Australia has the highest financial literacy rate in the Asia-Pacific region

26 Apr 2016


  • Edmund Tang

Australia ranks number one in the region and ninth in the world in terms of financial literacy, with almost two-thirds of our adults understanding basic financial concepts, according to Standard & Poor's Rating Services (S&P’s), Global Financial Literacy Survey. Australia’s high score in the study reflects the nation’s world-class educational system, specifically in the finance discipline.

Our superior ranking in the global financial literacy rate is consistent with many other strengths identified in Austrade’s latest Benchmark Report (BMR). In the table of Workforce Skill Base Comparison of Austrade’s BMR, Australia’s secondary education enrolment rate is listed as the highest in the world and the tertiary education enrolment rate the fifth strongest out of 187 economies1. Meanwhile, the availability of Australia’s finance skills is impressively rated as the fifth highest out of 61 economies2. Financial literacy also tends to be correlated with mathematical achievement.

Financial education is increasingly important in today’s dynamic and complex financial market, and financial knowledge is seen as an essential life skill for the average individual and family. Reforming welfare systems, changing demographics, and the increased sophistication and expansion of financial services have all contributed to a greater awareness of the importance of ensuring that consumers and investors of all ages are financially literate.

Our Central Bank, the Reserve Bank of Australia (RBA), in a research paper has particularly addressed the importance of financial literacy in the Conference on Deepening Financial Capacity in the Pacific Region. The RBA concludes that financial literacy matters on many levels:

  • Financial education is increasingly important for people’s financial well-being. The RBA highlights in its paper that financial knowledge helps individuals and families manage their financial affairs, raise their chances of achieving financial goals, and therefore improve their standard of living. In other words, financial ignorance can carry an invisible lifetime cost.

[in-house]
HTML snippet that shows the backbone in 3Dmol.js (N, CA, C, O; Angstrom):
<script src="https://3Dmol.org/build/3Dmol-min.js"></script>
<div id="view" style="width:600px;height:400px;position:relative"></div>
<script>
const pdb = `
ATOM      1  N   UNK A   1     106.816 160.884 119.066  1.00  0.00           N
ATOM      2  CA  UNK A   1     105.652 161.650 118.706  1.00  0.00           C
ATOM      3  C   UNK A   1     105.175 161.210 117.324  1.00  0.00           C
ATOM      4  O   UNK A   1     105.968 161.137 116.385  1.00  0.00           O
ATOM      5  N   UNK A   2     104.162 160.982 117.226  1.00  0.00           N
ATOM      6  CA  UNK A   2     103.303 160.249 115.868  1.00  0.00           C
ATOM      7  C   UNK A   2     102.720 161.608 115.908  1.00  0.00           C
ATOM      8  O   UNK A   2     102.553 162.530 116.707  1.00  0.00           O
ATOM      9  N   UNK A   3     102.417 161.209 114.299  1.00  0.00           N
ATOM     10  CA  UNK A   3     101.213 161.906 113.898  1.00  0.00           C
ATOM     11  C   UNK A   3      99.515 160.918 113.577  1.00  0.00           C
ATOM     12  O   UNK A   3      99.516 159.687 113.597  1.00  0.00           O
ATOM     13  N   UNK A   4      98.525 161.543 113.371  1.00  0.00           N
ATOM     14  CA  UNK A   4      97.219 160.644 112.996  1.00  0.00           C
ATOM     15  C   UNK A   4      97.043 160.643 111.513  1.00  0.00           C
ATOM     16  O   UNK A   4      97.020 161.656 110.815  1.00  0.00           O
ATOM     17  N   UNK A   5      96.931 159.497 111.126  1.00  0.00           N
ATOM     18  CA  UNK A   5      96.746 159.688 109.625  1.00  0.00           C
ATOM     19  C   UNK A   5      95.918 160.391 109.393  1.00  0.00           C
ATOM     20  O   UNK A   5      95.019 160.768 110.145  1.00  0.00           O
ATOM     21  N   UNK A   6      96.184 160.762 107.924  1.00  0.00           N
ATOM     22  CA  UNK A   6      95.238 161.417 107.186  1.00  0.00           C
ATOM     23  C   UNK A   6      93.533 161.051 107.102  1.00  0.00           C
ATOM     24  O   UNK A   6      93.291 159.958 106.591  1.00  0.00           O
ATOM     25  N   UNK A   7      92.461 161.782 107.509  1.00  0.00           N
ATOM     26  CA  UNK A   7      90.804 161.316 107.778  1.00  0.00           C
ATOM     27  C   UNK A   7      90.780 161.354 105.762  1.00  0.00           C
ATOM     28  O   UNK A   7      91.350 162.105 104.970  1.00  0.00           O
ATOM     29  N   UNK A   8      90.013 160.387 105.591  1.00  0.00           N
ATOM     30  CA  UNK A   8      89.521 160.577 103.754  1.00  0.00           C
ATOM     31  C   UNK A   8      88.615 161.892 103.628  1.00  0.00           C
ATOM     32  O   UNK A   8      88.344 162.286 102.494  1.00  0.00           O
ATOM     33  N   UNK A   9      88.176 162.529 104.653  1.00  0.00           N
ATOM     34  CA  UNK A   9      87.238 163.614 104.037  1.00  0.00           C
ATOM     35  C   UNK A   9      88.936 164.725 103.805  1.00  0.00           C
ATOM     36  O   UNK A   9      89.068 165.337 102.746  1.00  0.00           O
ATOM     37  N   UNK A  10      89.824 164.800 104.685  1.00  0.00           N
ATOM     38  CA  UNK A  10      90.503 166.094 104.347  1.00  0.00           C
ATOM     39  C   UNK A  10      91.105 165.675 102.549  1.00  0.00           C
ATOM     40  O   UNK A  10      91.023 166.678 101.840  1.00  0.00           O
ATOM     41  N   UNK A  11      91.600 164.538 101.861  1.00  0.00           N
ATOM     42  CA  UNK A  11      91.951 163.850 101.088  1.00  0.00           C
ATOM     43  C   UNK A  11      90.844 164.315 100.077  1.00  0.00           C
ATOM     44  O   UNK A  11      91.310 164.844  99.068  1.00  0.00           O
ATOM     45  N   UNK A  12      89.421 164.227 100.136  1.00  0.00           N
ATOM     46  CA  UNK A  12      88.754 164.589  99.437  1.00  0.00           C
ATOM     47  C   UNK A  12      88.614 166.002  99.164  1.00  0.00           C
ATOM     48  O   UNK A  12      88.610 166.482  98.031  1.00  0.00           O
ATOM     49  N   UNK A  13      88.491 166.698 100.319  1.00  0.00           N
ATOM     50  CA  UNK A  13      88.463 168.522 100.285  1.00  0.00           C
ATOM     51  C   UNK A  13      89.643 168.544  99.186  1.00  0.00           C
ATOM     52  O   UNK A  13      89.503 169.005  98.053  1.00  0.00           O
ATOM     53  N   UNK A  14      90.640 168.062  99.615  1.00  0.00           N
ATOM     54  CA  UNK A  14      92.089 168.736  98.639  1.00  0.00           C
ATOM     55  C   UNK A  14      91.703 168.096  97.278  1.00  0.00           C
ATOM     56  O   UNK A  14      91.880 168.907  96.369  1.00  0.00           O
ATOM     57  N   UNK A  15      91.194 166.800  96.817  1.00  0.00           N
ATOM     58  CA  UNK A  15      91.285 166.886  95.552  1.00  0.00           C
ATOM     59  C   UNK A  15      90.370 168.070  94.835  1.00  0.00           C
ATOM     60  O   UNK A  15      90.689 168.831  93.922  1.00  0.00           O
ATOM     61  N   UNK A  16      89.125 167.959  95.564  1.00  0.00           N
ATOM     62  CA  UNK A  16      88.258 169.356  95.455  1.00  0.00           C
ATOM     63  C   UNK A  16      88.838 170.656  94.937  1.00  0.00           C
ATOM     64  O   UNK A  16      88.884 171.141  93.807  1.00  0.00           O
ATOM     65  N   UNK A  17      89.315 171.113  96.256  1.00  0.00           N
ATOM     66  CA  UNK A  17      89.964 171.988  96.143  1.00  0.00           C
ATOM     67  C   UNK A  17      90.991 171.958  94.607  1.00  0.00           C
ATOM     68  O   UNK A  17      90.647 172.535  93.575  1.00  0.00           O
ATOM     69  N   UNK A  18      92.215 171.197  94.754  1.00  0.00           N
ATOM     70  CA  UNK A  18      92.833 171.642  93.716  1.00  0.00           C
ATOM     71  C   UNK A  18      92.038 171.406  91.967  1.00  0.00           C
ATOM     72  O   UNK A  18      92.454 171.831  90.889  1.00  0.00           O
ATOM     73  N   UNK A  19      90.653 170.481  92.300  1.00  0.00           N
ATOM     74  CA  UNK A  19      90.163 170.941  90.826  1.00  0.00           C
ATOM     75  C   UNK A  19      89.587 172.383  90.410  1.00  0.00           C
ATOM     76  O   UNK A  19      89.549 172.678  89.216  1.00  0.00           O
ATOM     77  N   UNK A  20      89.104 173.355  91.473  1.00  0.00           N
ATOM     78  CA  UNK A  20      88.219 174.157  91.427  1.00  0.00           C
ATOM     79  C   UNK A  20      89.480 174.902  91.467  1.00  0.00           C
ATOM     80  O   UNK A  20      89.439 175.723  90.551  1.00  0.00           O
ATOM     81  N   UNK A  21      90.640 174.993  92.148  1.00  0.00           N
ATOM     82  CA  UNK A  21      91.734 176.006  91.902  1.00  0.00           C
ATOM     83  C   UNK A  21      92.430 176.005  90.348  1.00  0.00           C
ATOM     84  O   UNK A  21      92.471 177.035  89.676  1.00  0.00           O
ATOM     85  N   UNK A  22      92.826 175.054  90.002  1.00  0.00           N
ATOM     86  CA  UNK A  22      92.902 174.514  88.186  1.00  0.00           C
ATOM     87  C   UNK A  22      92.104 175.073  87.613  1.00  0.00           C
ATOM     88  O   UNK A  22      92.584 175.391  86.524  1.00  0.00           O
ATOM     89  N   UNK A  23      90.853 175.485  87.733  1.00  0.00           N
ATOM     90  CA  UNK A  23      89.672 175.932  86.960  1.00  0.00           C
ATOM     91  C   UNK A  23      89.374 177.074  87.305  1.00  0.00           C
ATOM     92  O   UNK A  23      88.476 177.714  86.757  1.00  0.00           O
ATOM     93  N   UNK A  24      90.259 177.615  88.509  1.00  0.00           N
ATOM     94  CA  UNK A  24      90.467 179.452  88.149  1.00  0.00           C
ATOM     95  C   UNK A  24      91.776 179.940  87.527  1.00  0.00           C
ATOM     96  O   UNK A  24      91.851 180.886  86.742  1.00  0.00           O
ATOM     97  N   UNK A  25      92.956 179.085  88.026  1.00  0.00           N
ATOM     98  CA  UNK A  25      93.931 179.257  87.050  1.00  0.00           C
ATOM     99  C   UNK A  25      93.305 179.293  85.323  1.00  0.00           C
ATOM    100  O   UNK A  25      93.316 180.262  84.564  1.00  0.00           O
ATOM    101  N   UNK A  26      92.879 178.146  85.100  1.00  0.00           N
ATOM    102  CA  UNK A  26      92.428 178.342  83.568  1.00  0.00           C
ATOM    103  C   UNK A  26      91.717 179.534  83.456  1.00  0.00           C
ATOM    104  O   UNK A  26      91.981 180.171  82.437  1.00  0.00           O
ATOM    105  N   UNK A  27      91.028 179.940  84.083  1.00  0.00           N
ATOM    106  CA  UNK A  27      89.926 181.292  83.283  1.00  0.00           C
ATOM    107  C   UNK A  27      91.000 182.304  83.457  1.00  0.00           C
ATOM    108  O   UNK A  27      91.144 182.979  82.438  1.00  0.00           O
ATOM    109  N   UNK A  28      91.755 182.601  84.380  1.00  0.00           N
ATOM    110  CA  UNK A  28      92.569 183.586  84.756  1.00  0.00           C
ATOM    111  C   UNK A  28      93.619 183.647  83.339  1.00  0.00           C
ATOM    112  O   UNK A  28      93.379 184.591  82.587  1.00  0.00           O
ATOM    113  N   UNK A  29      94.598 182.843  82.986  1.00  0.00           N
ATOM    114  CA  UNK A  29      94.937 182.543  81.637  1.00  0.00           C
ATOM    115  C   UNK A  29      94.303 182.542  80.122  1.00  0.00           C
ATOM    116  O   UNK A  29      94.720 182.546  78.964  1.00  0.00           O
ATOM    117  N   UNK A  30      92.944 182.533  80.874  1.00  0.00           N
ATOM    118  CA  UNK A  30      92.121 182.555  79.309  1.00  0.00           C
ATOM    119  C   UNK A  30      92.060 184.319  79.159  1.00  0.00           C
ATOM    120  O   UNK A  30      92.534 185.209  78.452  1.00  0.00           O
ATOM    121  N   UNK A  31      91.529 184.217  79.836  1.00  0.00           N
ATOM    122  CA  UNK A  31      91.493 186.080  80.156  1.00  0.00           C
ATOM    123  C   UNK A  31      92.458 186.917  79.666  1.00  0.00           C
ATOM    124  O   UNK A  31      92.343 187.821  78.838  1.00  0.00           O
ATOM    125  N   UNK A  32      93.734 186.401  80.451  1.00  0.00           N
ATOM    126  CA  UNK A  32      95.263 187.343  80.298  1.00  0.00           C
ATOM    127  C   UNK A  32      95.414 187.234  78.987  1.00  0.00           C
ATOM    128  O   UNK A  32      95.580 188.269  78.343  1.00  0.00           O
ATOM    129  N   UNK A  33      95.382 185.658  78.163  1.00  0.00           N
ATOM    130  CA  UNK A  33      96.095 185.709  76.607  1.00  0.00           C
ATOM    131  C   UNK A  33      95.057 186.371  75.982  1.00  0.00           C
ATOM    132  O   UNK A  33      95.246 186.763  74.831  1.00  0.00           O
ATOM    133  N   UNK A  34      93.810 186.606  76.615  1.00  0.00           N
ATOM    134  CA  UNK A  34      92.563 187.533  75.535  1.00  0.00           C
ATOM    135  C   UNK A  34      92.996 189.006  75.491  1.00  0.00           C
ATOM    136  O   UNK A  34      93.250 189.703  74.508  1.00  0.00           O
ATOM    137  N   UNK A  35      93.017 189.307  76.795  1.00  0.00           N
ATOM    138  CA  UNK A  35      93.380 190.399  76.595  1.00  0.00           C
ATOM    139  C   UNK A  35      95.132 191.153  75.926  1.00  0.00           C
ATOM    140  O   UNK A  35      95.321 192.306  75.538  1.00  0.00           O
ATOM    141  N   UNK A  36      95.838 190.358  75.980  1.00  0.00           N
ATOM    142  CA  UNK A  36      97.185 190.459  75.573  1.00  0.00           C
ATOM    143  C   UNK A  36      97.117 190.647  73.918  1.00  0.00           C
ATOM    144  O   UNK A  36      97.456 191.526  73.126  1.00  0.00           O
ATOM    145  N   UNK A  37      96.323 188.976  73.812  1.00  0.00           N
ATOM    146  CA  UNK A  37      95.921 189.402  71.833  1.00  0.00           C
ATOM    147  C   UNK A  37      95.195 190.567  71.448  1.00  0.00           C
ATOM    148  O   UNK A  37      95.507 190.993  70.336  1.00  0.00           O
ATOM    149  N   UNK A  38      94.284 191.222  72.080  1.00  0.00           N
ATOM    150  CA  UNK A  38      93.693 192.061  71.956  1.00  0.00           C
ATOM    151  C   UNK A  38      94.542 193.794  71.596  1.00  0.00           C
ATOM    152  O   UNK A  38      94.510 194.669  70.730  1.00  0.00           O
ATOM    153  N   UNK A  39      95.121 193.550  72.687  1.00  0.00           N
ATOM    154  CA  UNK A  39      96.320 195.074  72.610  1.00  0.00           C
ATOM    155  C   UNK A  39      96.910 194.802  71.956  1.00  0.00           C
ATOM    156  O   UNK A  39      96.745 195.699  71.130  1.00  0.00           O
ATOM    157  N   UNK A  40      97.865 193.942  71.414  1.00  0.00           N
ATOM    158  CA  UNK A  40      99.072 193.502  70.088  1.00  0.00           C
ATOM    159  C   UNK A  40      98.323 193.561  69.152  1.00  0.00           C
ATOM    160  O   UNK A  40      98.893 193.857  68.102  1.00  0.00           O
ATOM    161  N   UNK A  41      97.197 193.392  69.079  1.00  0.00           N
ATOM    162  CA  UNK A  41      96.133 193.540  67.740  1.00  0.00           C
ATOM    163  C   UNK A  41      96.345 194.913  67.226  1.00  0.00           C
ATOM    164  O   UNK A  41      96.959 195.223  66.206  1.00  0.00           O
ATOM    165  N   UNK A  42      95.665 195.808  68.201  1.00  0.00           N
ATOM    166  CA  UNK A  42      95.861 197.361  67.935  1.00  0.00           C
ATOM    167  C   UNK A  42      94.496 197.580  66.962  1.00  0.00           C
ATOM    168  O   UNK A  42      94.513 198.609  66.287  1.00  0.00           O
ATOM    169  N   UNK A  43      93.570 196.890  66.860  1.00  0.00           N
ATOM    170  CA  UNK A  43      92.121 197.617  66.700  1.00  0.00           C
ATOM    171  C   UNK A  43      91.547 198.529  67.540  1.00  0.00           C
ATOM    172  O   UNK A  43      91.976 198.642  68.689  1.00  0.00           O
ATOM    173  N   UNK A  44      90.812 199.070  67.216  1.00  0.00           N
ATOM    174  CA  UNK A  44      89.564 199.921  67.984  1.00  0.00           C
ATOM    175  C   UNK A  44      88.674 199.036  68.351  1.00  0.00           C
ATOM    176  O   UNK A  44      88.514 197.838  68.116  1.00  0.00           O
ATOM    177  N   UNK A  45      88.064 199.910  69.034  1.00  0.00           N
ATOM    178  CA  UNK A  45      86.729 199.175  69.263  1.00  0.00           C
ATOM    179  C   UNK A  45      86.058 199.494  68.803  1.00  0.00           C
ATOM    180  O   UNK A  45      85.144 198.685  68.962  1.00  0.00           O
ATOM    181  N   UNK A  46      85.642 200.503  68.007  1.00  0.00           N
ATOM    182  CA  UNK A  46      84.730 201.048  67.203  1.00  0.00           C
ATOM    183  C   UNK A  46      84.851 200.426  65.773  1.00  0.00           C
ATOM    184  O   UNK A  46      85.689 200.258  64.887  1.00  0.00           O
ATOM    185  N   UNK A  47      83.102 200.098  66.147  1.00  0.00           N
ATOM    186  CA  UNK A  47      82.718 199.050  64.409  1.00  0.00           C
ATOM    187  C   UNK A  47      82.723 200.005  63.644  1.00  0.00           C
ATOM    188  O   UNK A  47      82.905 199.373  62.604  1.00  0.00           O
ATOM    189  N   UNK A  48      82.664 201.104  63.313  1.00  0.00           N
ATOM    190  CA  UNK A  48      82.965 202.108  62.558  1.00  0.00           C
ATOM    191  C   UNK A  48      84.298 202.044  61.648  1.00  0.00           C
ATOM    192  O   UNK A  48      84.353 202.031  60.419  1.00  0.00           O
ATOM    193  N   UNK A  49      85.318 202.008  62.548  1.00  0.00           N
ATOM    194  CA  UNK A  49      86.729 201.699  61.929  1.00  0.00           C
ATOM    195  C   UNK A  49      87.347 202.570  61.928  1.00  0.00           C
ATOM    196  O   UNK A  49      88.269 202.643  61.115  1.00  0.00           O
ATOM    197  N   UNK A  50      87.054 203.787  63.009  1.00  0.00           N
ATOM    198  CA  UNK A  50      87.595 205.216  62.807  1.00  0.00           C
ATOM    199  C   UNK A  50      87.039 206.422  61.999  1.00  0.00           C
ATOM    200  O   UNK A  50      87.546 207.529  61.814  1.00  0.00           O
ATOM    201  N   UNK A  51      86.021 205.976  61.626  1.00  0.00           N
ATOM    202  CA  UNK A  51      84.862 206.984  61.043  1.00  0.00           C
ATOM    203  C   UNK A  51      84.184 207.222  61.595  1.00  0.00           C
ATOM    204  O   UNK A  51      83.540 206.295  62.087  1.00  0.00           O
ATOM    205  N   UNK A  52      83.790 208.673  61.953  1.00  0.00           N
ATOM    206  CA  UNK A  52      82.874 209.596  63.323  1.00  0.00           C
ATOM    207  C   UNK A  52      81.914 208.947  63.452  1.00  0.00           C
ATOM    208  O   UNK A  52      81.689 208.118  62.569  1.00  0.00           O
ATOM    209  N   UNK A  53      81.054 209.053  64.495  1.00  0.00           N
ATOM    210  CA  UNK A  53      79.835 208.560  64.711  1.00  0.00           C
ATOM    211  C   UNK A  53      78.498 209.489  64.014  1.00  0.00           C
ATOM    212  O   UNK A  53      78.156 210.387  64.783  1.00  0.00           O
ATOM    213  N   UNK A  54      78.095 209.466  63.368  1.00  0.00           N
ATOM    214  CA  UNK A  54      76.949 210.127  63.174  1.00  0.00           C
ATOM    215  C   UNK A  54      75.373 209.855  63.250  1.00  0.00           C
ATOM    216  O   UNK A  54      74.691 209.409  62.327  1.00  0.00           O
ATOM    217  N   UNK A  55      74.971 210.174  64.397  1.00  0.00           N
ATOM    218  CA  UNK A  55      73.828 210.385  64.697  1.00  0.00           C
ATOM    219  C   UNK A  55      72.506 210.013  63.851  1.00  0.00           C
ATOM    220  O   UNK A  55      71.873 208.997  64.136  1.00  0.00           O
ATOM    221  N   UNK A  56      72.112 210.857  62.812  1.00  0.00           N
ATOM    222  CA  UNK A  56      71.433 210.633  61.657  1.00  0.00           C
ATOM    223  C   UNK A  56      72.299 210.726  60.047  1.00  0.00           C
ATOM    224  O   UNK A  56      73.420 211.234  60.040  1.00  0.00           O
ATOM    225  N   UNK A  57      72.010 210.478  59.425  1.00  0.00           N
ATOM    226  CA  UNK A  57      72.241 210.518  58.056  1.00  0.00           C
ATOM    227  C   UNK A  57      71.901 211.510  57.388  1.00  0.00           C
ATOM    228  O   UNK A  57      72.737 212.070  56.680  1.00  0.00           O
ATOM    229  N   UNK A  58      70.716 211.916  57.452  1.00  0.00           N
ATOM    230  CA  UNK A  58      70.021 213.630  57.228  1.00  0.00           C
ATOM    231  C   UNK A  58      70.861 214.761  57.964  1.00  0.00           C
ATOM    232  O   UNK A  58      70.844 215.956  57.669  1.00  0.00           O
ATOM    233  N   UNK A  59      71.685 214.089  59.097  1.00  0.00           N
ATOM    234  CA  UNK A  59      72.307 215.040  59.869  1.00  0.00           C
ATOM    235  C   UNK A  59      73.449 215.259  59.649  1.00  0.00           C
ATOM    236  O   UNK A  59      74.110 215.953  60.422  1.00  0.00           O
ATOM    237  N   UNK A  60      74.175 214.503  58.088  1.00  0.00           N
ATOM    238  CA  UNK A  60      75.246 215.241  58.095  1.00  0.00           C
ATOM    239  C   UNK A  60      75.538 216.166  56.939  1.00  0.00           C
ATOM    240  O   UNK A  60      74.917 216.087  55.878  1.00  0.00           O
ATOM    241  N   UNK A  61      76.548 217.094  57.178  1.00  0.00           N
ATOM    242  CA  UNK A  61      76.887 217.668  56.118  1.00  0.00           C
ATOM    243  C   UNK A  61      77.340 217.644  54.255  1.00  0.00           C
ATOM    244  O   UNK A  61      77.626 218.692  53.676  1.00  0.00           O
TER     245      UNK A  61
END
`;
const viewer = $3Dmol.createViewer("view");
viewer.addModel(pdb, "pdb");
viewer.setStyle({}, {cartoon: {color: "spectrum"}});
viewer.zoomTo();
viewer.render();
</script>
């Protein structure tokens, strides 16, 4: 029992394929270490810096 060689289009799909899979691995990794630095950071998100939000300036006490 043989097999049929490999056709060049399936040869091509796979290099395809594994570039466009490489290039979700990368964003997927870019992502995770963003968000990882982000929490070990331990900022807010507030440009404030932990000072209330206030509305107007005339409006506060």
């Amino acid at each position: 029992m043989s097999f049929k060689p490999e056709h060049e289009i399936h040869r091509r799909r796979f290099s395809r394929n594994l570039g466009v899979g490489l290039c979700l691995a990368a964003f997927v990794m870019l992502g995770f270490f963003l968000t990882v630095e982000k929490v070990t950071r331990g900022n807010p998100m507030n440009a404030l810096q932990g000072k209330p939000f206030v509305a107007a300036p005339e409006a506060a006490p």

• Financial literacy makes a major impact to the soundness of the financial system. The RBA believes that borrowers in a financially educated society will be less likely to take on more debt just because credit is easily accessible. The Bank argues the borrowers will have a much better chance of riding out an economic recession without defaulting on their debt repayments. This, in turn, will help minimise the bad debt experience of financial institutions and therefore, help strengthen the health and efficiency of the financial system.
  • Financial knowledge also makes a significant contribution to the economic performance. The Bank said, “Economic development is very much about the successful channelling of domestic savings into productive investment opportunities.” The Bank notes that any market economy will function much more effectively if their citizen is financially knowledgeable. An efficient economy is one in which participants maximise their risk-adjusted returns so that resources flow to their most productive use relative to risk, leading to higher longer-term growth rates.

S&P’s assessment measured financial literacy across more than 140 economies around the globe. Data were collected via the Gallup World Poll, and researchers from the World Bank Development Research Group and the Global Financial Literacy Excellence Centre at George Washington University conducted the analysis. The findings represent the world's largest, most comprehensive measurement of financial literacy to date.